Considered taboo in many parts of the world, menstrual hygiene was a subject ridden with many myths and misconceptions, especially in a country like India. Arunachalam Muruganantham (Muruganantham), was the man who had revolutionised female sanitary hygiene and had created a lasting impact on the health and livelihood of women, mostly in rural India. With his pioneering and patented invention of a low cost sanitary pad making machine, Muruganantham had a vision to make India a ‘100% sanitary napkin using country.’
A majority of the Indian women adopted unhygienic methods during their periods, increasing the incidence of reproductive tract infection and cervical cancer. Through hard work and perseverance, Muruganantham had popularised his invention not only in India but also internationally. In doing so, he chose to market his machine mainly to NGOs and Self Help Groups (SHGs), who in turn employed women to manufacture the low-cost napkins. Operated in a totally self sustaining manner, this direct selling model provided employment opportunities to rural women, who also spread awareness about the importance of menstrual hygiene.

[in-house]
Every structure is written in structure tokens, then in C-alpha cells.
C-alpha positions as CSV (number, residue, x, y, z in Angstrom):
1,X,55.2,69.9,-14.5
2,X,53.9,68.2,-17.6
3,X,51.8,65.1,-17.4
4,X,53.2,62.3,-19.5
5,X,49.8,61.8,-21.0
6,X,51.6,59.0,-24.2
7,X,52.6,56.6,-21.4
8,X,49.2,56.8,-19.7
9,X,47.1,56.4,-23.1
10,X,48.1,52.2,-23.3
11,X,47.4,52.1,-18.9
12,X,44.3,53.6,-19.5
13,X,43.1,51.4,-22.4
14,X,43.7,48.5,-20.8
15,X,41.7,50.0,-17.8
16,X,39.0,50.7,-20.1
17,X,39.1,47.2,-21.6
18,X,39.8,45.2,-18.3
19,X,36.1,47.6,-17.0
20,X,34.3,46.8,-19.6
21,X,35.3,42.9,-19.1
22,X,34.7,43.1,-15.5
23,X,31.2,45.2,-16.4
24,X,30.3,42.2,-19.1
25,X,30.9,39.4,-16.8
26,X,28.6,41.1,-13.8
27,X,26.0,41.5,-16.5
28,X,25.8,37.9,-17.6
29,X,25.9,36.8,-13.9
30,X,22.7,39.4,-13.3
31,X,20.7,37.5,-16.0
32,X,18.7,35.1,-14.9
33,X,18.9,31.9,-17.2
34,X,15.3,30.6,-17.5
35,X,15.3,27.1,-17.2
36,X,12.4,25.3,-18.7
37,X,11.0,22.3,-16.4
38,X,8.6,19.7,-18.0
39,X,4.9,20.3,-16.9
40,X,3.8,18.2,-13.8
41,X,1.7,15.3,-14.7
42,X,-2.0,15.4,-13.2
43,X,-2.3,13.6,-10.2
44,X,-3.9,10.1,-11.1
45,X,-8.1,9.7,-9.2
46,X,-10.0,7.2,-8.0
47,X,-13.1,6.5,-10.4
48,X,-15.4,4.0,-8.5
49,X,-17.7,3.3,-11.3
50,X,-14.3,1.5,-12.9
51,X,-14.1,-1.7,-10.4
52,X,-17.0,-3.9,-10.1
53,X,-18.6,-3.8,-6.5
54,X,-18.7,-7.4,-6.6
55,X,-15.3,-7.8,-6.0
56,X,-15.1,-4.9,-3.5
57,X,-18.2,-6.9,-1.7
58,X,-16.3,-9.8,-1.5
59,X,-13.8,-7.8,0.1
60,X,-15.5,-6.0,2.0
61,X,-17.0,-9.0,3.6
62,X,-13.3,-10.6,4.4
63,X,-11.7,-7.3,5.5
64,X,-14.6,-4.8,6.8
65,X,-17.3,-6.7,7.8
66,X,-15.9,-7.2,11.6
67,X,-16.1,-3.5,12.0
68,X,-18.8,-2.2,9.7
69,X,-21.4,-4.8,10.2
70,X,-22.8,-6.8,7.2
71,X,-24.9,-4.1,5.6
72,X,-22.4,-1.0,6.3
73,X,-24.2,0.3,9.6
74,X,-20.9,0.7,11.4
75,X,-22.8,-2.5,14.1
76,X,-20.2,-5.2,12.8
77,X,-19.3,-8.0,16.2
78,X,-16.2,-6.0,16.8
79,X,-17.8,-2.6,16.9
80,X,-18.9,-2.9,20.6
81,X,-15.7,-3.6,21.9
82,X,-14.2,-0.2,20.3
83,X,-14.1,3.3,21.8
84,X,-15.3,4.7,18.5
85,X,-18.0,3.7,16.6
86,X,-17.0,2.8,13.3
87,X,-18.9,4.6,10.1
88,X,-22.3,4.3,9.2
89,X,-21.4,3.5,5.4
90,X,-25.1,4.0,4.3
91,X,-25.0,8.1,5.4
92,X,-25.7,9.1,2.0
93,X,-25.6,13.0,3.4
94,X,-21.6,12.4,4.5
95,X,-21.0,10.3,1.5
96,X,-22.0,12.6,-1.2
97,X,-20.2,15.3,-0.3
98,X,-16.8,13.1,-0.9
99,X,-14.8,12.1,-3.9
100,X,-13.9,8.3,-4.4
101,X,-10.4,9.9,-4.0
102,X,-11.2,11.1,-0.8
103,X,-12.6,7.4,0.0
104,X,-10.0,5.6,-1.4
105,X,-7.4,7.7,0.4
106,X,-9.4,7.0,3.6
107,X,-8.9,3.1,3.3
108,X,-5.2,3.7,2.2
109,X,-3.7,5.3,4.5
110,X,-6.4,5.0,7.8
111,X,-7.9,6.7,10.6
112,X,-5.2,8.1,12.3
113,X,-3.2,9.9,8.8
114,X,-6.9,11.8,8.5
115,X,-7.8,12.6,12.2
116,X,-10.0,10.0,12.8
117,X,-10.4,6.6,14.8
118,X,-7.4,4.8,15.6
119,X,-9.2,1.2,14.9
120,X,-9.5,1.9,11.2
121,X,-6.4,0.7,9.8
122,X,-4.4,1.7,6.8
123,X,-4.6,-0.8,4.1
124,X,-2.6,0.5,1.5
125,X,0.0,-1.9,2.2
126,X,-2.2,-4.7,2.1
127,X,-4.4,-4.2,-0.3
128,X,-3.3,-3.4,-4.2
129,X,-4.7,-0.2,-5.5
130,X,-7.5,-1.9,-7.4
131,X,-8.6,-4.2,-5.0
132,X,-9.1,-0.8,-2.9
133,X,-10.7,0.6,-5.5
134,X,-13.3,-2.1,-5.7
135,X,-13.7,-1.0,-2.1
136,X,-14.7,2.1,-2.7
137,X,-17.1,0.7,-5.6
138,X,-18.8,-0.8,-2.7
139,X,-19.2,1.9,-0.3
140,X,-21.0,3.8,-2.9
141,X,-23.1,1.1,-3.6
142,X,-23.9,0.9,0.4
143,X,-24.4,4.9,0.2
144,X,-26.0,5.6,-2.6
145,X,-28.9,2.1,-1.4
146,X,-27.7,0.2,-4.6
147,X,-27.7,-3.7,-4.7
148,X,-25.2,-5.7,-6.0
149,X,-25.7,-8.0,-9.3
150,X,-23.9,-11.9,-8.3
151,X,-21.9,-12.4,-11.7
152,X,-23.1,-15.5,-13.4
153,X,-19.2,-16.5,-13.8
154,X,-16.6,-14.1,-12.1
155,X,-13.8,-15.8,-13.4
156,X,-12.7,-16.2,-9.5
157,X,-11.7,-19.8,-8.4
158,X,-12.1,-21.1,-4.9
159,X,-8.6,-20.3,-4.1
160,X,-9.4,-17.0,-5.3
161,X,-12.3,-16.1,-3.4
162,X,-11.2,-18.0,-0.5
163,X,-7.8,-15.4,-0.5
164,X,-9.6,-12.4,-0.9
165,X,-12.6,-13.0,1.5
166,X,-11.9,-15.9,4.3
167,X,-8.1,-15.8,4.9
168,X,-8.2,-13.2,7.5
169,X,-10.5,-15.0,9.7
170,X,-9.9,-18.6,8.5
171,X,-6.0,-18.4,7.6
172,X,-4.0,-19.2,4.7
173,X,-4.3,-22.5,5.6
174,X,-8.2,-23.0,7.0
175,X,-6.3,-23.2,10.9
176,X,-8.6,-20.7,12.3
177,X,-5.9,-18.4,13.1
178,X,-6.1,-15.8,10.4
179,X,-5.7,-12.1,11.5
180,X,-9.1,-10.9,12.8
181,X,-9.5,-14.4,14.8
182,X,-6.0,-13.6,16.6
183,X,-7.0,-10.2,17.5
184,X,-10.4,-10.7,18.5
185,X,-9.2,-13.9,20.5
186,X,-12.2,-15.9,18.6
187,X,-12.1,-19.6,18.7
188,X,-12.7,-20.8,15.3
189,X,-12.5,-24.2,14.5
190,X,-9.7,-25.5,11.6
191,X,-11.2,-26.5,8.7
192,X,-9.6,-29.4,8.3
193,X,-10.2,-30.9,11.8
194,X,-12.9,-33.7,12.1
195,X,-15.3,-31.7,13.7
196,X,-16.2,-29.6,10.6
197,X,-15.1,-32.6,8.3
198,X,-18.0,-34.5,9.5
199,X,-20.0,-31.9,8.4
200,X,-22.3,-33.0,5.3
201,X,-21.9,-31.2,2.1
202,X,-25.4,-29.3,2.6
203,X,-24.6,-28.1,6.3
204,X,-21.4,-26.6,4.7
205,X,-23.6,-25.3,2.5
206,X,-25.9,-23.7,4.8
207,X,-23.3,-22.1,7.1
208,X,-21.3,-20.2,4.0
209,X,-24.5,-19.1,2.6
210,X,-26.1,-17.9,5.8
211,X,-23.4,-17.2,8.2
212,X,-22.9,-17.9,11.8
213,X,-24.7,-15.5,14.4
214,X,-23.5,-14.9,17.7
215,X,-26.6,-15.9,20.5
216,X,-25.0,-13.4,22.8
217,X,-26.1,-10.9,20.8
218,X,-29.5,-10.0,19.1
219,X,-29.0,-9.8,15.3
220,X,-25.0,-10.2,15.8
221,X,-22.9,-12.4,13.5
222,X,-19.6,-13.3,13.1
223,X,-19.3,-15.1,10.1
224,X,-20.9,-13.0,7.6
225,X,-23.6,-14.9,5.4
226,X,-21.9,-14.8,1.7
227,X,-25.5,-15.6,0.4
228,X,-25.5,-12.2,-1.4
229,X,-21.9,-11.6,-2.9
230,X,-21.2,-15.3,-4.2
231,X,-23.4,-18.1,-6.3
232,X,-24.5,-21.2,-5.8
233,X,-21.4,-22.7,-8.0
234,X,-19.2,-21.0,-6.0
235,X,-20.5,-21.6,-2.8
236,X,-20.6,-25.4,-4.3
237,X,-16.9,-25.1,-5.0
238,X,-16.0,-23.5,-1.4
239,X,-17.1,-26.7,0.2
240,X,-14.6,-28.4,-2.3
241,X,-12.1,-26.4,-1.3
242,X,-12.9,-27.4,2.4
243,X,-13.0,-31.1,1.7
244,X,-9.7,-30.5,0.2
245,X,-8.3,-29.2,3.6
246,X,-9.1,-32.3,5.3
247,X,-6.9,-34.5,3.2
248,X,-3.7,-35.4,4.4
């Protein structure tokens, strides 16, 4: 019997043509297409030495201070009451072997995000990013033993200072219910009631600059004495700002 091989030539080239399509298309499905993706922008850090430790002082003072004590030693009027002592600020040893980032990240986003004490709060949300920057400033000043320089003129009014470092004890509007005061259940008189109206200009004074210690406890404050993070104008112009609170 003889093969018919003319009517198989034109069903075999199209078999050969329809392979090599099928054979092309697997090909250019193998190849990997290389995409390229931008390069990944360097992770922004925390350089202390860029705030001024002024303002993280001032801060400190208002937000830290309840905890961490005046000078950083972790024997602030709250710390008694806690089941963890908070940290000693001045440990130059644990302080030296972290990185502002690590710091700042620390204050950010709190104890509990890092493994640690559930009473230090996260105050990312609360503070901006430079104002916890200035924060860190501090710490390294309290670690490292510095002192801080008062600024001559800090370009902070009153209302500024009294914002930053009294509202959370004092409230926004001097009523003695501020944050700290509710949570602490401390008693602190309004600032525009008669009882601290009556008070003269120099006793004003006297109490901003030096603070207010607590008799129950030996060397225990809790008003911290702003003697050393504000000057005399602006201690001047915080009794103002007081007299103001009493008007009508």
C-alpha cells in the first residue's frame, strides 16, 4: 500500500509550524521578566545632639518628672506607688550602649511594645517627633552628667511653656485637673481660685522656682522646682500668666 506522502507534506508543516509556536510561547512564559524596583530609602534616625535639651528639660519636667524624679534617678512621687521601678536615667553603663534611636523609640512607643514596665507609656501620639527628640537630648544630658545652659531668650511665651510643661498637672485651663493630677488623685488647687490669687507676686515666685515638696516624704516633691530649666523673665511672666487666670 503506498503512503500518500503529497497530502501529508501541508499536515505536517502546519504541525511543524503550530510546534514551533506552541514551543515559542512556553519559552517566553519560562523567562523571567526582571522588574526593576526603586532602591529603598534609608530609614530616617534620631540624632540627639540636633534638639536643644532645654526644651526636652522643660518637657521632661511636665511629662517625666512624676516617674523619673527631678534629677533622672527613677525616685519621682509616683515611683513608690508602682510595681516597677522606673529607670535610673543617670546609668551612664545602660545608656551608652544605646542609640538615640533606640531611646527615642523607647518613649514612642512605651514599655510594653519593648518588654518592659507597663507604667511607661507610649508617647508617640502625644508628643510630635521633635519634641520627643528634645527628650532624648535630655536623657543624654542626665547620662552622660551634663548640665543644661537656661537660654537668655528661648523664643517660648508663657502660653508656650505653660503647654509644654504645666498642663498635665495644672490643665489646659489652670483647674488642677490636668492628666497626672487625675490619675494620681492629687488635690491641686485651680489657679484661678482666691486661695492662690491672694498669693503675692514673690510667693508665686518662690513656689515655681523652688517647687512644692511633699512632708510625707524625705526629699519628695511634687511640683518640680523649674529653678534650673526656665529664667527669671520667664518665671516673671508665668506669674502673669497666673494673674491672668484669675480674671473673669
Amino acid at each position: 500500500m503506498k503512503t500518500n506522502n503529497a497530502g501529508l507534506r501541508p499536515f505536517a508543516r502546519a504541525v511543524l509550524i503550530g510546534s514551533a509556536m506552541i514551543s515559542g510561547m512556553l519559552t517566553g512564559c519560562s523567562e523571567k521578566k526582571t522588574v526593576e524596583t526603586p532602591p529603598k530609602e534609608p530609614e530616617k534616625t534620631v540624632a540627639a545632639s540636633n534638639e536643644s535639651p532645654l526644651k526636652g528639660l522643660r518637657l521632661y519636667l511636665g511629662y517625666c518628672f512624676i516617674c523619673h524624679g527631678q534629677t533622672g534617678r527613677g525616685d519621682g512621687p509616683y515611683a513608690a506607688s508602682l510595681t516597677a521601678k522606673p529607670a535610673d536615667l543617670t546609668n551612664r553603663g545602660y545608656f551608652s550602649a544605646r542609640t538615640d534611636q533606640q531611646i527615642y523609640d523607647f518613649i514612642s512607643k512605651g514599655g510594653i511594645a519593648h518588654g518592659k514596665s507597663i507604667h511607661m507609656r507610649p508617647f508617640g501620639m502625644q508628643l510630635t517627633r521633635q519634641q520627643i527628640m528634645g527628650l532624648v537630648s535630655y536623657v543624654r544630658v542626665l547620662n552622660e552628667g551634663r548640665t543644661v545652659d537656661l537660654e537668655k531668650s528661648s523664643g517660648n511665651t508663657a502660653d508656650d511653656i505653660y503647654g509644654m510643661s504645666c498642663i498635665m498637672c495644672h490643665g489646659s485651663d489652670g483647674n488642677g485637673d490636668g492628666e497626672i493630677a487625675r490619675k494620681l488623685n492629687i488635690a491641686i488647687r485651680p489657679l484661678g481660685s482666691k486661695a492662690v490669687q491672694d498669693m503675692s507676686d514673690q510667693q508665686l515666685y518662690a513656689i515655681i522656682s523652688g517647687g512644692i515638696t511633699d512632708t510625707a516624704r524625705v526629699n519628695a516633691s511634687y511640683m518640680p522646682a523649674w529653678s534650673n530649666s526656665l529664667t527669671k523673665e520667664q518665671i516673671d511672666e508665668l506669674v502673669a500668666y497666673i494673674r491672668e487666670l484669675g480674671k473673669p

In taking his project forward, Muruganantham faced competition from other NGOs who were operating in this field and from multinationals who had launched lower cost brands. Also, the Government, which had a key role to play in impacting female hygiene, did not seem too encouraging of the SHGs. With awareness levels abysmally low and response to sanitary napkin usage quite discouraging, would Muruganantham be able to realise his vision to make India a ‘100% sanitary napkin using country’?
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